Despite the progress in understanding the hereditary basis of familial breast and ovarian cancer, hereditary factors known today, such as changes in the BRCA1/2 genes, can only explain part of all familial cases. Recent data suggest that additional genetic and non-genetic components may contribute multifactorially to the disease and modulate disease risk in the presence of risk gene mutation.
Our goal is to further unravel the diverse architecture of breast and ovarian cancer, identify new risk factors and their interactions, and to make this knowledge available to patients through personalized risk prediction and cancer prevention. To achieve these goals, we work closely with international study groups and coordinate the German Consortium Familial Breast and Ovarian Cancer, which has attracted international attention by identifying new risk genes.
One focus of our research is the identification of new genes associated with an increased risk of breast and/or ovarian cancer. Since these additional genes are rarely mutated and probably only moderately increase the risk of disease, large collectives of well characterized patients are necessary to detect significant associations with the phenotype. For this purpose we have entered into national and international collaborations to identify additional risk genes. In the PERSPECTIVE study "personalized risk stratification for the prevention and early detection of breast cancer", which we are conducting with Prof. Jacques Simard (Genome Quebec, Canada) and other cooperation partners from the Netherlands and the USA, new candidate genes were identified by exome-wide analyses. For this purpose, exome sequencing was performed in about 1,500 breast cancer (BC) patients. We aim to genetically validate and functionally characterize the newly identified BC candidate risk genes to explore their putative role in BC pathogenesis by using patient-derived LCLs, mouse ES cells, and CRISPR/Cas9-mediated gene silencing. The results of this study will help to further improve the risk calculation for those seeking advice from families in which no mutation has been detected so far.
Results of our Genome-wide association studies (GWAS) showed that single nucleotide polymorphisms (SNPs) are associated with the risk of developing breast cancer. The risk of individual SNPs is low, so that they are not suitable for risk calculation on an individual basis. However, studies have shown that a combination of several SNPs can have an influence on the risk of developing breast cancer. It is now assumed that the currently known SNPs can explain approximately 18% of the familial breast cancer risk. The multiplicative effect of the variants can be summarized and the so-called PRS can be calculated. At present the calculations of the PRS are based only on models, which are usually limited to BRCA1/2 mutation carriers. A validation of the PRS, especially in familial breast cancer patients, is still pending. Furthermore, it has to be clarified whether the PRS can be applied to mutation carriers of further risk genes and whether a risk stratification of these patients based on the calculation of the PRS is possible. For this project, we are also working closely together with the other German breast cancer centers and international experts (Dr. Karoline Kuchenbäcker, University College London).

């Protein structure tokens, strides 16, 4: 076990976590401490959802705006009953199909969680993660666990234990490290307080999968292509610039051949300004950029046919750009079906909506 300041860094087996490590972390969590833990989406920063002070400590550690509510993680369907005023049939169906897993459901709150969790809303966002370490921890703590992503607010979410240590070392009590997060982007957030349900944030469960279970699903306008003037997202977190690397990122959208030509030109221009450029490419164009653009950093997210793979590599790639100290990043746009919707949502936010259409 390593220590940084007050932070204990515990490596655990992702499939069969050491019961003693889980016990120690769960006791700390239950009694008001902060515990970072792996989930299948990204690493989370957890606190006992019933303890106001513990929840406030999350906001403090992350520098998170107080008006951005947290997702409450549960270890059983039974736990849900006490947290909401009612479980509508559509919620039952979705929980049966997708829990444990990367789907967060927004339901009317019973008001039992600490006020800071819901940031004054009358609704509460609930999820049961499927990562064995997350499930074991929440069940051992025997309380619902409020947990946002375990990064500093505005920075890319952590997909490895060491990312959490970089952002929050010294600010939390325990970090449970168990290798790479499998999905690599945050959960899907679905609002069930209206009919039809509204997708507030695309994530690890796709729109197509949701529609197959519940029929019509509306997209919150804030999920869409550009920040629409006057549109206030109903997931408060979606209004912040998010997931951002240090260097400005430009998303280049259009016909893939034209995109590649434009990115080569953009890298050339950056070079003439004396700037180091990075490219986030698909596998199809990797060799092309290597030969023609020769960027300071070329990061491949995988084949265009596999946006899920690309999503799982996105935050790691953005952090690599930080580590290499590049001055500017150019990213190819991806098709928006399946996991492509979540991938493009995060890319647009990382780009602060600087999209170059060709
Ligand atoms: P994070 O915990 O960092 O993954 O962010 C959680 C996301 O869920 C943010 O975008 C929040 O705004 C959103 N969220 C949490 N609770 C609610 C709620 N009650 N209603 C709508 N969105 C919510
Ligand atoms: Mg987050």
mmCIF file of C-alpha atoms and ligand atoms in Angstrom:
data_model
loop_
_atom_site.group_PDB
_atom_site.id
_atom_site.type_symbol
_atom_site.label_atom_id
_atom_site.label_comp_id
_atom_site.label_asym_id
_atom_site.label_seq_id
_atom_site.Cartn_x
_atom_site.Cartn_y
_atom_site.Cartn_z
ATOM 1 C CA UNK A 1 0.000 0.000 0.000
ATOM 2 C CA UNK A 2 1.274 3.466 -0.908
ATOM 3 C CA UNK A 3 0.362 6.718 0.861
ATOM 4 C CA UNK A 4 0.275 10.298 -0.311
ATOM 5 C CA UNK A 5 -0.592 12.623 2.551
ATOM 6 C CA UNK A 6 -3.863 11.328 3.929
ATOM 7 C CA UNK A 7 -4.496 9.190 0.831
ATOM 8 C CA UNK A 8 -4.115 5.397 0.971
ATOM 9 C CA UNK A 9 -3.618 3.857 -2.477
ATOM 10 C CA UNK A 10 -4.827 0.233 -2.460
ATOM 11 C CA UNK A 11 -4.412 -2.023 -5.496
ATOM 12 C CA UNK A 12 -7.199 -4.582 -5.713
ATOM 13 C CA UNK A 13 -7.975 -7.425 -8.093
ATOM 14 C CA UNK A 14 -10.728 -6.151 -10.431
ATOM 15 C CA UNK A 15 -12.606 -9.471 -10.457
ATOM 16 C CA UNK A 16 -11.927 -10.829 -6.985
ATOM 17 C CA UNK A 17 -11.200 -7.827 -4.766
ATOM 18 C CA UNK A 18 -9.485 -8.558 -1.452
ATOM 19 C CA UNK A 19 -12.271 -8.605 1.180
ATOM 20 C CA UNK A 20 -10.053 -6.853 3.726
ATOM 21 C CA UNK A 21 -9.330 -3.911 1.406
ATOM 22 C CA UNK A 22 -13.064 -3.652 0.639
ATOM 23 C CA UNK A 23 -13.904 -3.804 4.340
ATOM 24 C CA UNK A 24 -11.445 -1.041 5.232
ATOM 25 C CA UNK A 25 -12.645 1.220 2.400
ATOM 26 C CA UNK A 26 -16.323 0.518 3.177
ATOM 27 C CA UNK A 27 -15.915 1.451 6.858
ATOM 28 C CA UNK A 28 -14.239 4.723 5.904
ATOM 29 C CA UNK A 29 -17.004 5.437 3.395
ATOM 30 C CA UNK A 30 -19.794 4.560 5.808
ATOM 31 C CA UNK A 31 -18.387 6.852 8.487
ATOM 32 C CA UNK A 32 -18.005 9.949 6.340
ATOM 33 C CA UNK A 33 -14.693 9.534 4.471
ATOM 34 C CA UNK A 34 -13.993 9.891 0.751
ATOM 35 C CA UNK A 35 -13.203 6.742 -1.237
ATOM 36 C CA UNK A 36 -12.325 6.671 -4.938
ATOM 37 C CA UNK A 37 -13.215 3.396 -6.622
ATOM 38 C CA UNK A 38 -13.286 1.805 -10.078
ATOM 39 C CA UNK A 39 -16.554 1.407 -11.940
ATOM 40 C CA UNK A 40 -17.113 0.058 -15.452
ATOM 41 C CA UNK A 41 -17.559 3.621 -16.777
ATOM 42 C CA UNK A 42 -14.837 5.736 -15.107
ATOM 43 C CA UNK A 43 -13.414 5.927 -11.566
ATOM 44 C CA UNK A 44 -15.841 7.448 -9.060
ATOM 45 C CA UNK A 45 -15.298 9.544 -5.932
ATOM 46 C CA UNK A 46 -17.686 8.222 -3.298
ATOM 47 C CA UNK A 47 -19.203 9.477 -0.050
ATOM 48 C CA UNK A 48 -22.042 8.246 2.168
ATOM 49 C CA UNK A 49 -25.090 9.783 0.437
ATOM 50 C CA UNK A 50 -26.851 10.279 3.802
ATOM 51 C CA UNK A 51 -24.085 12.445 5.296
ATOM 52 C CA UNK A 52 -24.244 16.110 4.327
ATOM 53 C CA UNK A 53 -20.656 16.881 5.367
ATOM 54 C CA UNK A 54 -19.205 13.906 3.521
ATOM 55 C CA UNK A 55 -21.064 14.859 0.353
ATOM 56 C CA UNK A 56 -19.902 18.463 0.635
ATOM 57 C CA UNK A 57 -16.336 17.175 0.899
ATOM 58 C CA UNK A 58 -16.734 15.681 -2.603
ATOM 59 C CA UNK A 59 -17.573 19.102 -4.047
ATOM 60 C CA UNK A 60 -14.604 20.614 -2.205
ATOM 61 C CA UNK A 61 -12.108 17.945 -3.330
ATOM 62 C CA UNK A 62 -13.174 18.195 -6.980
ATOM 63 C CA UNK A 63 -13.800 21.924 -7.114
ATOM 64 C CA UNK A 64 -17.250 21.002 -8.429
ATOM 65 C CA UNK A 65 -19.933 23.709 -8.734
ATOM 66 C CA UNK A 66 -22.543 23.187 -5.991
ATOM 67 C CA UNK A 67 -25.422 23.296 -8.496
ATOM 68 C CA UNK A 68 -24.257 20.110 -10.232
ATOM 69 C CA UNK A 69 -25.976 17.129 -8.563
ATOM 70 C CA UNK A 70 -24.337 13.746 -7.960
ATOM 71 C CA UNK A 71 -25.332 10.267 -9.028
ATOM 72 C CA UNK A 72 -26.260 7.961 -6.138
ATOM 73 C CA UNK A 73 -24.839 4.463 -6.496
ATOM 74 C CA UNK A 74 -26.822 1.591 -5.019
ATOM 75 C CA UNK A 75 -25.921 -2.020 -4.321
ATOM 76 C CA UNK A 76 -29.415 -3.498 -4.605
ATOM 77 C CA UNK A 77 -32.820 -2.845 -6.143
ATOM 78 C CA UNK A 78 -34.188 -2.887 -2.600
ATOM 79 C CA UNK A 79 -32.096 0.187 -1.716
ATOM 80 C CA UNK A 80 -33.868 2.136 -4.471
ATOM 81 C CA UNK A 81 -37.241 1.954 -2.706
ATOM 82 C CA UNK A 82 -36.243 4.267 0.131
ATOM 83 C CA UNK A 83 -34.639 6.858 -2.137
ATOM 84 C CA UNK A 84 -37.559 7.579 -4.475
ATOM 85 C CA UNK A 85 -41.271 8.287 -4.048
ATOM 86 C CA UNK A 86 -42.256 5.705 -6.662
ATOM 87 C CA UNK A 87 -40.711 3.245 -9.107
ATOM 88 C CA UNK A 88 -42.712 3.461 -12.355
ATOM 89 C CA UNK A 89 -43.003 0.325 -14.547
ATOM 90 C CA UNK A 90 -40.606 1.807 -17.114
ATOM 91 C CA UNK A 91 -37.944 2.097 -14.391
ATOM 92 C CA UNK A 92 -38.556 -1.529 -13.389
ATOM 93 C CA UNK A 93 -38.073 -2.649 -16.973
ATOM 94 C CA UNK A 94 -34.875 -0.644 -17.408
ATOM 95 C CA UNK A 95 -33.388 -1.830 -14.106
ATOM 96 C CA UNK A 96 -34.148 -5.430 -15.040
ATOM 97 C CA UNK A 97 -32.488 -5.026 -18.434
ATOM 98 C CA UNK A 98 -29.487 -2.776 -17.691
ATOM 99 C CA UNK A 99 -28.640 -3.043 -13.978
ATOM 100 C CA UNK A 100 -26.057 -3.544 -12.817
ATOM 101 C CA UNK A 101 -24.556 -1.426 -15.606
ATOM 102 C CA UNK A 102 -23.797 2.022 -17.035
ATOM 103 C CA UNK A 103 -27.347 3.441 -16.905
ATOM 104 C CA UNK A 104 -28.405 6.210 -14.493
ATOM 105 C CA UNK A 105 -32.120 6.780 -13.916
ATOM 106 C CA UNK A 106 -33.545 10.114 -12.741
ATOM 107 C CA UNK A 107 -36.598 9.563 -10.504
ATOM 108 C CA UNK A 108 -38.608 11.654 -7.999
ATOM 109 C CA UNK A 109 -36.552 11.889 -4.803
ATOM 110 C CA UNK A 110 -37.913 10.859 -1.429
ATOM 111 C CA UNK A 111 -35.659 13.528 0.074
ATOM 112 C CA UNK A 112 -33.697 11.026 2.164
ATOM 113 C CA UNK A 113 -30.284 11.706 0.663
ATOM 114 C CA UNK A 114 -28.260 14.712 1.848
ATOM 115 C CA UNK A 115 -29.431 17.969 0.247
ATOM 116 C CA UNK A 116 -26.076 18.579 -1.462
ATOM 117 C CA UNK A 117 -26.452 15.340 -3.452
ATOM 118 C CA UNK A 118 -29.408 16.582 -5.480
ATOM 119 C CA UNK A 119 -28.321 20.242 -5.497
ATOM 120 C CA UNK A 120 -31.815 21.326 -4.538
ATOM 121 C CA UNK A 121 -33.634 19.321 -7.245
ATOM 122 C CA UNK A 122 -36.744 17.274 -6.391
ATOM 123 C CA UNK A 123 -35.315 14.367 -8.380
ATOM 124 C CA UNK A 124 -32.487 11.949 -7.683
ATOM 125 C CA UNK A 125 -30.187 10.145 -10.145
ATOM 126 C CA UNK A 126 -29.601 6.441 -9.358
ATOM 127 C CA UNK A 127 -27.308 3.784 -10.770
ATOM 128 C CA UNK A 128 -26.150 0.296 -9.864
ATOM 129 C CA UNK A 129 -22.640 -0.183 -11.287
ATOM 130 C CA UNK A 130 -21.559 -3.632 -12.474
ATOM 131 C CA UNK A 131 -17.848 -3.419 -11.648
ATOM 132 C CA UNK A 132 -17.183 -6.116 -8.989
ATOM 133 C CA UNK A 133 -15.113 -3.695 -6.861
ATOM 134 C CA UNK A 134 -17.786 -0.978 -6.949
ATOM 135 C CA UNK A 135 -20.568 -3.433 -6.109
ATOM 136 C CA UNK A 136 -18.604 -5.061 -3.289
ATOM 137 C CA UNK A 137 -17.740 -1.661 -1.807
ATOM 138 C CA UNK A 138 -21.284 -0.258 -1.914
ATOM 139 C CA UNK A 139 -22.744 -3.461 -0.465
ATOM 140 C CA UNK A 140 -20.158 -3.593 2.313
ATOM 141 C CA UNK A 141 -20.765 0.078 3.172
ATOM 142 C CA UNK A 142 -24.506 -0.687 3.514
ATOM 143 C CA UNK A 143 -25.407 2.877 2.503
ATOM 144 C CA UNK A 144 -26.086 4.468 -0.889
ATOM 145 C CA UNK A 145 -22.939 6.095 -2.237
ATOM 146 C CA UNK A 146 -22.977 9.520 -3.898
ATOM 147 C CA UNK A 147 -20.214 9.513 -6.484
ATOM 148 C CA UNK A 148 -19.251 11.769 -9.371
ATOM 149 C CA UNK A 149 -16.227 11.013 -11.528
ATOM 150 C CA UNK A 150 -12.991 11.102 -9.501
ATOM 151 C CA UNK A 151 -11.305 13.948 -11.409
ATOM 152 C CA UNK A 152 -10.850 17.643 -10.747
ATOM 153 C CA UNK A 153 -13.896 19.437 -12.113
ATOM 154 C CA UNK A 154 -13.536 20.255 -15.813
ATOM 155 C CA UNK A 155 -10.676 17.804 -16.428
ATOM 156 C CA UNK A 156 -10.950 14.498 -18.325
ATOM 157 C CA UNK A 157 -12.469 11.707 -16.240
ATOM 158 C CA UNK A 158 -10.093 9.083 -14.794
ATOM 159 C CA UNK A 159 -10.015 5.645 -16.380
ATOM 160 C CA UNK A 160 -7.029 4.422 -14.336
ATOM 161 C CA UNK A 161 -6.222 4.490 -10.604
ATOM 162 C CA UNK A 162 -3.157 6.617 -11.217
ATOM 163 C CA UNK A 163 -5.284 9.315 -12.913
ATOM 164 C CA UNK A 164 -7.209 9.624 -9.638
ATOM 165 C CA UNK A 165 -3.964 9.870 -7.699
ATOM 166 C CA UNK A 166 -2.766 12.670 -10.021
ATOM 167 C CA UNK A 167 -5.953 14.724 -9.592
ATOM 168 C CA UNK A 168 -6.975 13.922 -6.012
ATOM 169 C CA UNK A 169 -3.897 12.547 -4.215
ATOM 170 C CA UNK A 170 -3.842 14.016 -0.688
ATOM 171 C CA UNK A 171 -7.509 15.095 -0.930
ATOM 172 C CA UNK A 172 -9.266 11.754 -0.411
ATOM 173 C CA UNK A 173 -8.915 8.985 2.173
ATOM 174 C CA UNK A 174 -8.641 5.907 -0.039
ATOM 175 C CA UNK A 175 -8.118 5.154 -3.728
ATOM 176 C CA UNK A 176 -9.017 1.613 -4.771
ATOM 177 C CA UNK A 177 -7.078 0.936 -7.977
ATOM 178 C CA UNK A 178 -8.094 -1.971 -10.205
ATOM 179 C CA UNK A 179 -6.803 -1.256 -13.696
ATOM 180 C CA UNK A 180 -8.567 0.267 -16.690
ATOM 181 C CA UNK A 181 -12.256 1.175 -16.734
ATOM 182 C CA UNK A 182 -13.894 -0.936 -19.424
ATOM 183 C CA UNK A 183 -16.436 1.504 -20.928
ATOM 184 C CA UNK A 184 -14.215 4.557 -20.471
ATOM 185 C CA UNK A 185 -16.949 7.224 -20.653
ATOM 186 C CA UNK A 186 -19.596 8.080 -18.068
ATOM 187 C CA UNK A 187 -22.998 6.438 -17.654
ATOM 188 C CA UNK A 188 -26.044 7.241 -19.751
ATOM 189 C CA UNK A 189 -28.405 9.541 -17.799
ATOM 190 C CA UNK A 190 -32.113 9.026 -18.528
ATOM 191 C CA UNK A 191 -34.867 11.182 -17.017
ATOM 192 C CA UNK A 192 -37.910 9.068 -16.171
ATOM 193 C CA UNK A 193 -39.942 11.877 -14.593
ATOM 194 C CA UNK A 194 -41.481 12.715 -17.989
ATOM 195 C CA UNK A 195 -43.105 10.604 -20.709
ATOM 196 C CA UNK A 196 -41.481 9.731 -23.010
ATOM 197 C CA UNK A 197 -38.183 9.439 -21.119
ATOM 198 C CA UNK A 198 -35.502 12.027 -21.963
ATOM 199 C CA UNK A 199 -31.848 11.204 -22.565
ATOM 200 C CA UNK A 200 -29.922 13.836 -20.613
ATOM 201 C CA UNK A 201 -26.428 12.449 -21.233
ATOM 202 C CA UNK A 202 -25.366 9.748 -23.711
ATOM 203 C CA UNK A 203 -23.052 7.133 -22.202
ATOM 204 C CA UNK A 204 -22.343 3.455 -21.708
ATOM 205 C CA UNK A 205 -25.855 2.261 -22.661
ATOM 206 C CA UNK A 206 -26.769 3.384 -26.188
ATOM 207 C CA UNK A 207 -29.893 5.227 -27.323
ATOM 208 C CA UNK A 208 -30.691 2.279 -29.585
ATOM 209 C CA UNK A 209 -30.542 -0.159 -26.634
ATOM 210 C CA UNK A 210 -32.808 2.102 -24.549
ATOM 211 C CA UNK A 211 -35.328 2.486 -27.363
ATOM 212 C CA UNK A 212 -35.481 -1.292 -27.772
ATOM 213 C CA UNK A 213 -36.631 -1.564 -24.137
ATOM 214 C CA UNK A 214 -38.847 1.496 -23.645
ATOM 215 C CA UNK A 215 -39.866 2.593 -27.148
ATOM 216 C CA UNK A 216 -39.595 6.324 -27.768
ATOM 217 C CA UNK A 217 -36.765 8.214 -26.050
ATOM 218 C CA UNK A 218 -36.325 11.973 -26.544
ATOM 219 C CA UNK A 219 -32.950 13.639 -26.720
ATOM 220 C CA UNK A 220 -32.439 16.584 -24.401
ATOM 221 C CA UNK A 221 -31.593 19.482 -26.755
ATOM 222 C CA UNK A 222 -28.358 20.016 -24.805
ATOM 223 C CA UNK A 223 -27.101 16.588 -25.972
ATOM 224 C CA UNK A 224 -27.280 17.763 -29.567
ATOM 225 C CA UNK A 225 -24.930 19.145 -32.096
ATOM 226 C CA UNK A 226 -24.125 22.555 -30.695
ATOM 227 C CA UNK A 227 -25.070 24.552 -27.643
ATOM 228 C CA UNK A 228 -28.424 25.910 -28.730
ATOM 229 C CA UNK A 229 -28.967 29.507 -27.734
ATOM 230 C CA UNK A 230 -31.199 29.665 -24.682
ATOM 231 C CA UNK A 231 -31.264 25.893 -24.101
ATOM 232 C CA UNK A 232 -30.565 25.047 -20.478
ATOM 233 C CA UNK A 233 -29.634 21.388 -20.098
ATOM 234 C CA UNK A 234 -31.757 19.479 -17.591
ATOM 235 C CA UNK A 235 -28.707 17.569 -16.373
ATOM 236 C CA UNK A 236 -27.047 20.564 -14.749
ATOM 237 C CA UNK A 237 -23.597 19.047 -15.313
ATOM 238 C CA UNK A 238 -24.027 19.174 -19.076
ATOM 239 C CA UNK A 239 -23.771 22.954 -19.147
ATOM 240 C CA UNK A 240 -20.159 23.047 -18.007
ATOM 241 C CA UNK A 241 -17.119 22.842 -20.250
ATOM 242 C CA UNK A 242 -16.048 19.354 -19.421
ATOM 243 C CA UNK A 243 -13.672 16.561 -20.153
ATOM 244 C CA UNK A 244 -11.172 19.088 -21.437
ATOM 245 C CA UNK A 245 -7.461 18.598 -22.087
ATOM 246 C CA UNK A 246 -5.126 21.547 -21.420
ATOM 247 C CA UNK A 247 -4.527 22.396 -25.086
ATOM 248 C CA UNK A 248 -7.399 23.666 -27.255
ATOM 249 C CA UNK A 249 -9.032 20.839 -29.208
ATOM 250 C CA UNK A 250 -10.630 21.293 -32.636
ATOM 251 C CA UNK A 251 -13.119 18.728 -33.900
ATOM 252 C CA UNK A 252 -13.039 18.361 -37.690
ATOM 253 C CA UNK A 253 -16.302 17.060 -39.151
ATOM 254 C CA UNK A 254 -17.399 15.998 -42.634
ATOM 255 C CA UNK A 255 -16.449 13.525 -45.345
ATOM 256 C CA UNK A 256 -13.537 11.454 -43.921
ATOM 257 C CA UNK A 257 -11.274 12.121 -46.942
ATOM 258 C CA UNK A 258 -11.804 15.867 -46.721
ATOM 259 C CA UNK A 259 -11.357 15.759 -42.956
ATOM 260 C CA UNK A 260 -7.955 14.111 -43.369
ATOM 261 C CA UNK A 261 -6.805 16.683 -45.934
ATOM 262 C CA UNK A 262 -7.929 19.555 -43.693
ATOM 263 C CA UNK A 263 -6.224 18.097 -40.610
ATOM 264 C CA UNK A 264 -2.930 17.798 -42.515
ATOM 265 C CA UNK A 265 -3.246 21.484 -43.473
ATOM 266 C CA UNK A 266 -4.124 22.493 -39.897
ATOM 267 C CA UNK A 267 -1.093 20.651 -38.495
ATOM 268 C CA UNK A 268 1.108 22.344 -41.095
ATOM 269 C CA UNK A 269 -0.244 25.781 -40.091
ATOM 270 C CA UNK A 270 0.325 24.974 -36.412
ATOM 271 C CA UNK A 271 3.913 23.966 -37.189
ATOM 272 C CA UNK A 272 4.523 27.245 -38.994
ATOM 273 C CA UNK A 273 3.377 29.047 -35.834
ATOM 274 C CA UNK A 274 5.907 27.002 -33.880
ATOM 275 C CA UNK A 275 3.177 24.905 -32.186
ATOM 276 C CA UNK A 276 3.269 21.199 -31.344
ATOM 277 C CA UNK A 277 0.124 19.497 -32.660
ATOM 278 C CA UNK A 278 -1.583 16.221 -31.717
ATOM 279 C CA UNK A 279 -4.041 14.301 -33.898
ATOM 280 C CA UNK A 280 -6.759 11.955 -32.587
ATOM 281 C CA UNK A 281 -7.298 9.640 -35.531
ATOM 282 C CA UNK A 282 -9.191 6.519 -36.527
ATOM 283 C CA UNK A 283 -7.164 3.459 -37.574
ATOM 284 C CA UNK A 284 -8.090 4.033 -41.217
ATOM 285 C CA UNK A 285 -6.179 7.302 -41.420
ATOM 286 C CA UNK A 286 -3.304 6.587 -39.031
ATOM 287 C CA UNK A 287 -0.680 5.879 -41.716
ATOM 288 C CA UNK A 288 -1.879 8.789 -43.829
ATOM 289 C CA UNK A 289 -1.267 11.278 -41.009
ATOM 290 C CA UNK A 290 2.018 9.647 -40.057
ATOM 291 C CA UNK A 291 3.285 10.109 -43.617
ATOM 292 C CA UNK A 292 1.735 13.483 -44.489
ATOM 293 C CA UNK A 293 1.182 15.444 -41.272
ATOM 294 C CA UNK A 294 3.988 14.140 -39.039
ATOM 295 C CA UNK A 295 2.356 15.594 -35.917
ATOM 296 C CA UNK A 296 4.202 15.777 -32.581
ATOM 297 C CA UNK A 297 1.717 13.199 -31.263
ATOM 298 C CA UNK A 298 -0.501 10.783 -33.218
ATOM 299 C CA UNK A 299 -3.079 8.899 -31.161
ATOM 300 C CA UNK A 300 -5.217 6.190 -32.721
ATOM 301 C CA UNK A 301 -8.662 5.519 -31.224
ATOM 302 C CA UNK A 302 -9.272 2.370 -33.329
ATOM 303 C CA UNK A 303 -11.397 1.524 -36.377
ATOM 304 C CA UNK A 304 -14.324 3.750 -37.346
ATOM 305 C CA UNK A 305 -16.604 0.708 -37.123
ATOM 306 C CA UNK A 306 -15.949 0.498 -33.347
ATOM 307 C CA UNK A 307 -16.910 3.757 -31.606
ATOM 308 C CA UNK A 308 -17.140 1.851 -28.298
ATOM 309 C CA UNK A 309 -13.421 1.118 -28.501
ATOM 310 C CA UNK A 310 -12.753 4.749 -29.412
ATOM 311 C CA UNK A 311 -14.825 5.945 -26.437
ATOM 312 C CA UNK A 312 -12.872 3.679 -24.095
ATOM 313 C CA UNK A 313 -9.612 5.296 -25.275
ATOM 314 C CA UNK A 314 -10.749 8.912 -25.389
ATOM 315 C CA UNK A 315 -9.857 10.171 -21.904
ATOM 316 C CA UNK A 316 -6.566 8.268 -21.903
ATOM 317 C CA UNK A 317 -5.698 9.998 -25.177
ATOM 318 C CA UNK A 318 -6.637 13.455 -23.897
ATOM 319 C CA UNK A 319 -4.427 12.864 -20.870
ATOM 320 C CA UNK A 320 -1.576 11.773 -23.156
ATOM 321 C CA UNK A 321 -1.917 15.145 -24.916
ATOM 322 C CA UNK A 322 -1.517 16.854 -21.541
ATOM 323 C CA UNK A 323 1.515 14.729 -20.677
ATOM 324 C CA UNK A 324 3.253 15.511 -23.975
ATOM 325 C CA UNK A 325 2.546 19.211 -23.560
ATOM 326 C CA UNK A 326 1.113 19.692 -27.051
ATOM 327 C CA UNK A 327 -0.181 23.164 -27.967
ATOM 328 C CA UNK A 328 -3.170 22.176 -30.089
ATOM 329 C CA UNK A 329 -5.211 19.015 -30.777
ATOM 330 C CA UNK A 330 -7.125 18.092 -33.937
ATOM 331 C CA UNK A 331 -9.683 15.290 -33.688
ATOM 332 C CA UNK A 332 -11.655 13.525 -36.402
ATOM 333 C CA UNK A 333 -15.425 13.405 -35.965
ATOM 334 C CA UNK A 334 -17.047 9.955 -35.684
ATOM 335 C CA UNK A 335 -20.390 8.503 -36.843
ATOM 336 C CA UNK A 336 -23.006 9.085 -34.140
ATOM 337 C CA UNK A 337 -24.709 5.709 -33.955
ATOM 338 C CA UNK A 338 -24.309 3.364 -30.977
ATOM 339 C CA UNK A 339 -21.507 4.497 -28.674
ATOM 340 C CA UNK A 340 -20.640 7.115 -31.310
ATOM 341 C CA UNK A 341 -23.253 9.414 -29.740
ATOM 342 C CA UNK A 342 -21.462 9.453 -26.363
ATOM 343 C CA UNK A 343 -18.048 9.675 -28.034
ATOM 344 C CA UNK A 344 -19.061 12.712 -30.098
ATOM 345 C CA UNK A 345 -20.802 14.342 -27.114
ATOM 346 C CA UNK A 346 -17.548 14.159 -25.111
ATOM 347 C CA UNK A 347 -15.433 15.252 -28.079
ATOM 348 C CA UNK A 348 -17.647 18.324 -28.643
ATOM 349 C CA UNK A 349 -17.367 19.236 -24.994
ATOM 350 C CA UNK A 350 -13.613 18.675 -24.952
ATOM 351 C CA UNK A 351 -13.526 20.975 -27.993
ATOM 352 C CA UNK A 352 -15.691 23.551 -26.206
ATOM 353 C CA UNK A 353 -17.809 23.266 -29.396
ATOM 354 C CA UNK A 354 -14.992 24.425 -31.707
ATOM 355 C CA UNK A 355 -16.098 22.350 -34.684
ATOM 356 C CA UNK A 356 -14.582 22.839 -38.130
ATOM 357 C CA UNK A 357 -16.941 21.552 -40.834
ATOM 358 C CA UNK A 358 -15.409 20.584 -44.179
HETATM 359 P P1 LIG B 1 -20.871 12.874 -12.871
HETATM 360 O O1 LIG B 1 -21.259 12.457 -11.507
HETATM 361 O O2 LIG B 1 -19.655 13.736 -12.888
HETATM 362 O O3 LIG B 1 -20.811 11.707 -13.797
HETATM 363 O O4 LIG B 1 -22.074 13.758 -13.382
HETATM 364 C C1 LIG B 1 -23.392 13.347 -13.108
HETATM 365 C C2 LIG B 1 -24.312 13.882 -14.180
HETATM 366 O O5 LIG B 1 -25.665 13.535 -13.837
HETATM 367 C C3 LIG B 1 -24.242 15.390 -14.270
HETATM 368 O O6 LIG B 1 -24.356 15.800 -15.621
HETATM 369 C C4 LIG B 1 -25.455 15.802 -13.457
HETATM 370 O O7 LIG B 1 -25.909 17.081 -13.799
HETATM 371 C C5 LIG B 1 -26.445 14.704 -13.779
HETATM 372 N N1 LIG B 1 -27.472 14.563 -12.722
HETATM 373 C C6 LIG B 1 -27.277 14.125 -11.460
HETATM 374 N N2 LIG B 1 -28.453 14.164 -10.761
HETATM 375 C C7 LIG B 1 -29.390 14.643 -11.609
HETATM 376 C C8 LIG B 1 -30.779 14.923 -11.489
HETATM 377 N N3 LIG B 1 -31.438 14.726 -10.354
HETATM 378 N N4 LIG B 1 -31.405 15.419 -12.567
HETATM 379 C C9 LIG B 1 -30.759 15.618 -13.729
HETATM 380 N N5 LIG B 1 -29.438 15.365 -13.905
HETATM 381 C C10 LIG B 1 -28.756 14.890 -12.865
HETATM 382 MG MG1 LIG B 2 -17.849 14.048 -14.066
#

The goal of personalized treatment is to administer only those therapies to which patients actually respond. To investigate the effect of germline mutations on therapy response, we are involved in two studies of the German Breast Group (GBG). In the GeparSixto study (NCT01426880), we were able to show by examining the BRCA1/2 germline mutation status in patients with triple-negative breast cancer that BRCA1/2 mutation carriers generally respond well to the neoadjuvant therapy with anthracyclines and taxanes, but do not benefit additionally from the addition of carboplatin. GeparOcto (NCT02125344) is a Phase III clinical trial comparing two different treatment strategies in the treatment of primary breast cancer in high-risk patients. Patients were randomly assigned to one of the two therapeutic arms. In a genetic subproject of the study, we isolate the DNA of the study participants from blood and examine it by means of Next Generation Sequencing (NGS) for pathological germline mutations in the known breast cancer genes BRCA1 and BRCA2 and another 16 potential risk genes suspected to be associated with an increased breast cancer risk. The aim is to gain insight into whether and to what extent the genetic status has an influence on the response to therapy of those affected
Expanding the current understanding of genetic BC and OC predisposition is a prerequisite for the improvement of individualized risk prediction, cancer prevention by intensified surveillance programs and prophylactic measures and targeted therapy.
The translational impact of our data is supported by direct clinical implementation within the German Consortium for Hereditary Breast and Ovarian Cancer (GC-HBOC), as recently shown for new BC/OC risk genes such as BRIP1 and BARD1.
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Center for Familial Breast- and Ovarian Cancer
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Center for Familial Breast- and Ovarian Cancer
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